No mortgage crisis here
Decatur’s housing market unaffected by national increase in foreclosures
By Evan Belanger
As news of Wall Street’s mortgage crash stunts housing markets across the nation, Decatur’s local home market remains unscathed — at least for the moment.
Since late last year, the U.S. mortgage market has seen an alarming increase in foreclosures.
Analysts say lenders have invested too heavily in the high-yield, high-risk sub-prime mortgage market — a business that typically caters to those who can’t afford mortgages — and now they are paying the price.
As lower start-out interest rates expire, would-be homeowners are defaulting in unprecedented numbers. That means more foreclosed properties are hitting the open market than ever before. The increasing supply is pushing fair-market prices down; lenders are finding it difficult to get their money back from the repossessed homes.
More than two dozen sub-prime mortgage companies have called it quits or filed for bankruptcy, pulling more than $6.5 trillion from the marketplace.
Experts say the crash could stagnate the housing market, forcing an increase in interest rates and negatively impacting other parts of the economy.
Despite the ominous predictions, Decatur’s market was steady as July ended. Local foreclosures for the month were down 6 percent from the same month last year and down 29 percent from July 2005.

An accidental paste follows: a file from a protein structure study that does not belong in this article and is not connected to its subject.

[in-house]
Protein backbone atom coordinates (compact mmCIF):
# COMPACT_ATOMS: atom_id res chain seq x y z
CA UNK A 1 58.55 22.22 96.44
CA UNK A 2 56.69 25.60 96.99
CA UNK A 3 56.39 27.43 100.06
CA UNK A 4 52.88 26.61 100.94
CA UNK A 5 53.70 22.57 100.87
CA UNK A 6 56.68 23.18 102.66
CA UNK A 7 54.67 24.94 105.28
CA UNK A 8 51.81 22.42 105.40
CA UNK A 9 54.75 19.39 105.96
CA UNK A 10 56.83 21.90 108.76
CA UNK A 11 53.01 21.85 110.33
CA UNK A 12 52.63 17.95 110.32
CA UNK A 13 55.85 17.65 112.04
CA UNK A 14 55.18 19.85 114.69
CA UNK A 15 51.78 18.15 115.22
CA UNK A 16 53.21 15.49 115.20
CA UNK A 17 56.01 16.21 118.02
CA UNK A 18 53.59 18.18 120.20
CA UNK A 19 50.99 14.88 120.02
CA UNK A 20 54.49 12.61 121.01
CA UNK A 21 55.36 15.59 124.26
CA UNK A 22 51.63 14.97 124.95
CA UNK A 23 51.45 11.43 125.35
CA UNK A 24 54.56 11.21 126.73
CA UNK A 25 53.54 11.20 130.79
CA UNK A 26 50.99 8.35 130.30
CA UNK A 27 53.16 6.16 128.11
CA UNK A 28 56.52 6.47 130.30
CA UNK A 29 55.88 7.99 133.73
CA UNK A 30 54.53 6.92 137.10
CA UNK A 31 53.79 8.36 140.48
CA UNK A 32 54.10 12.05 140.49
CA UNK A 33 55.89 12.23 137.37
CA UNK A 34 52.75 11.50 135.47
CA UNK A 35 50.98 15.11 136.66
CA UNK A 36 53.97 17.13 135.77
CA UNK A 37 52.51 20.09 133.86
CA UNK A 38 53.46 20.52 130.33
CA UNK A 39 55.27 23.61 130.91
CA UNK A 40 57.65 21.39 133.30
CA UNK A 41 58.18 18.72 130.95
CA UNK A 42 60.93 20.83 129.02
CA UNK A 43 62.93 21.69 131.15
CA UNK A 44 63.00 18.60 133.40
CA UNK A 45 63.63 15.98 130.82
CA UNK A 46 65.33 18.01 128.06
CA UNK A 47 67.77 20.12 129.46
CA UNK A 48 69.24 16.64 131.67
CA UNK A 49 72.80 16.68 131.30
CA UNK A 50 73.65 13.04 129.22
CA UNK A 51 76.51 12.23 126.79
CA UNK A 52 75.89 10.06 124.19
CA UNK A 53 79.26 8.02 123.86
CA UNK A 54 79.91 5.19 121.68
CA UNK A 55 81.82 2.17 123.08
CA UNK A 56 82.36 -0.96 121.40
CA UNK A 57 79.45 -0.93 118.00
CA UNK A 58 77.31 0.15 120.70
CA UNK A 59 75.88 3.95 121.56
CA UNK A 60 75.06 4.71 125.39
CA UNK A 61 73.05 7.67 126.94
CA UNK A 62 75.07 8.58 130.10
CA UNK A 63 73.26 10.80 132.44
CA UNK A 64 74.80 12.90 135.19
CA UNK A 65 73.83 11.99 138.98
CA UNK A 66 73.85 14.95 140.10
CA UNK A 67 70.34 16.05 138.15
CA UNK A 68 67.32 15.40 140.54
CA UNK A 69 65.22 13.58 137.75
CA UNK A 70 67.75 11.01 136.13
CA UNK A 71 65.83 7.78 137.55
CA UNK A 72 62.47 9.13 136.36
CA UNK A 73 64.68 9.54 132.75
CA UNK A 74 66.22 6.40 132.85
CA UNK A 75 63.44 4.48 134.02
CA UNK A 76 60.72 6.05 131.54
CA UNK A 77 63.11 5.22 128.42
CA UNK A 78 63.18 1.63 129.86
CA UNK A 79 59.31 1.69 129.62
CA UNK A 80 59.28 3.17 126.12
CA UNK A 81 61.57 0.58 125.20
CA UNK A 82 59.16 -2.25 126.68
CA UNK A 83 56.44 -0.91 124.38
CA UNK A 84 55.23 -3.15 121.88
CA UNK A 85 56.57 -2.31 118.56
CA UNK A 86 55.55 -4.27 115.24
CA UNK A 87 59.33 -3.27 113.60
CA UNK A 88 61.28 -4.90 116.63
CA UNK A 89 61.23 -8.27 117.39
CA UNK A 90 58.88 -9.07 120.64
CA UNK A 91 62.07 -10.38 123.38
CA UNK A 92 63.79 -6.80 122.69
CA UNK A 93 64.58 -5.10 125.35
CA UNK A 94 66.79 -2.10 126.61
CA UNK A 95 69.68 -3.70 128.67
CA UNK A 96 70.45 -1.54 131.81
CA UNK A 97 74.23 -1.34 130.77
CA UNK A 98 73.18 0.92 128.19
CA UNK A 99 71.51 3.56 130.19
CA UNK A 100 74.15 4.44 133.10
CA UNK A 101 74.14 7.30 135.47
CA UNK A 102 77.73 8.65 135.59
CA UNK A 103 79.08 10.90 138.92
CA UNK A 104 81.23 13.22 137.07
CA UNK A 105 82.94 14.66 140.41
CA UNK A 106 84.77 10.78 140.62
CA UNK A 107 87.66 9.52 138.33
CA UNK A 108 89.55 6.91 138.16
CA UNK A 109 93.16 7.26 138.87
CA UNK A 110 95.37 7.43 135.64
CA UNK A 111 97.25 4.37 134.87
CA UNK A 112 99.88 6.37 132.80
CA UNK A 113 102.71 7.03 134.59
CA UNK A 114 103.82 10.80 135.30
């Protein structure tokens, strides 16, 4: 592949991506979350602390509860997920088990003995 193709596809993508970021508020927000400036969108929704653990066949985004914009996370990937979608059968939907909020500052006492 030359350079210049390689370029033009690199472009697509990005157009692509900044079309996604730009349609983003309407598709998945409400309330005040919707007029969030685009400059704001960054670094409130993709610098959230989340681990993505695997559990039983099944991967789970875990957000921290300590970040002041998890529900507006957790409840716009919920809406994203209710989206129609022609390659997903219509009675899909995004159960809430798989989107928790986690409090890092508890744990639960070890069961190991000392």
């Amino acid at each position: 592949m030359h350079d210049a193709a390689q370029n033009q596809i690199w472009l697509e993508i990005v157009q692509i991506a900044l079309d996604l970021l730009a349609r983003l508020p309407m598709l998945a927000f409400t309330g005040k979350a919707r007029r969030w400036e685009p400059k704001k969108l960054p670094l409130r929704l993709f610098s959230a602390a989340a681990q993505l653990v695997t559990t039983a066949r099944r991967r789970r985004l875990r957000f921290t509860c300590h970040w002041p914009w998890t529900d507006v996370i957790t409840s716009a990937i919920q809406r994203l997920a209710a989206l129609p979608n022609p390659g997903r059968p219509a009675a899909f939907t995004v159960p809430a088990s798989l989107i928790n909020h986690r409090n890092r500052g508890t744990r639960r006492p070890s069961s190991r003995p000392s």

Kim Hallmark, president of the Morgan County Association of Realtors, said home values are also holding steady when compared to previous years.
Philip Shelton, president of the Greater Morgan County Home Builders Association, said available interest rates for qualified borrowers continue to be low, about 6.5 percent.
“It’s my impression that we’re not as affected here, and that’s usually the case,” he said. “Typically, Decatur is a very conservative building area.”
All those factors reflect well on the Decatur area, said Barry Morris, economics chairman for the University of North Alabama in Florence. It could mean that local lenders have been more responsible with their money, investing less in the sub-prime market, Morris said.
“My feeling is that the whole crisis, such as it is, is being overblown, and that it will simply work itself out over time,” he said.
Morris also pointed out that economically North Alabama is doing well compared to the rest of the country, which could be driving the local home market despite the crash.
In recent weeks, two foreign companies, Thailand-based Indorama Polymers Group and Canada-based National Steel Car Limited, announced they will build plants in North Alabama, spending $510 million and employing more than 1,900 people.
The incoming plants are expected to further increase the demand for local housing.
In addition, nearly 10,000 more people are expected to move into the Huntsville area by 2011, part of the government’s Base Realignment and Closure program
Morris said all of the factors will likely power the local economy through any slouch in the national economy.
“We happen to be in a part of the country that was in the economic doldrums with a high unemployment rate for a long time,” Morris said. “Now, our economy is starting to be healthy again.”
Despite the positive economic indicators, there is still one sign that Decatur’s housing market may be slowing.
According to the Decatur Building Department, permit applications for new homes and condominiums dropped 30 percent from 2004 to 2006. That compares to a 48 percent increase in permit applications in Huntsville for the same time period.
Much of that increase is attributed to BRAC.
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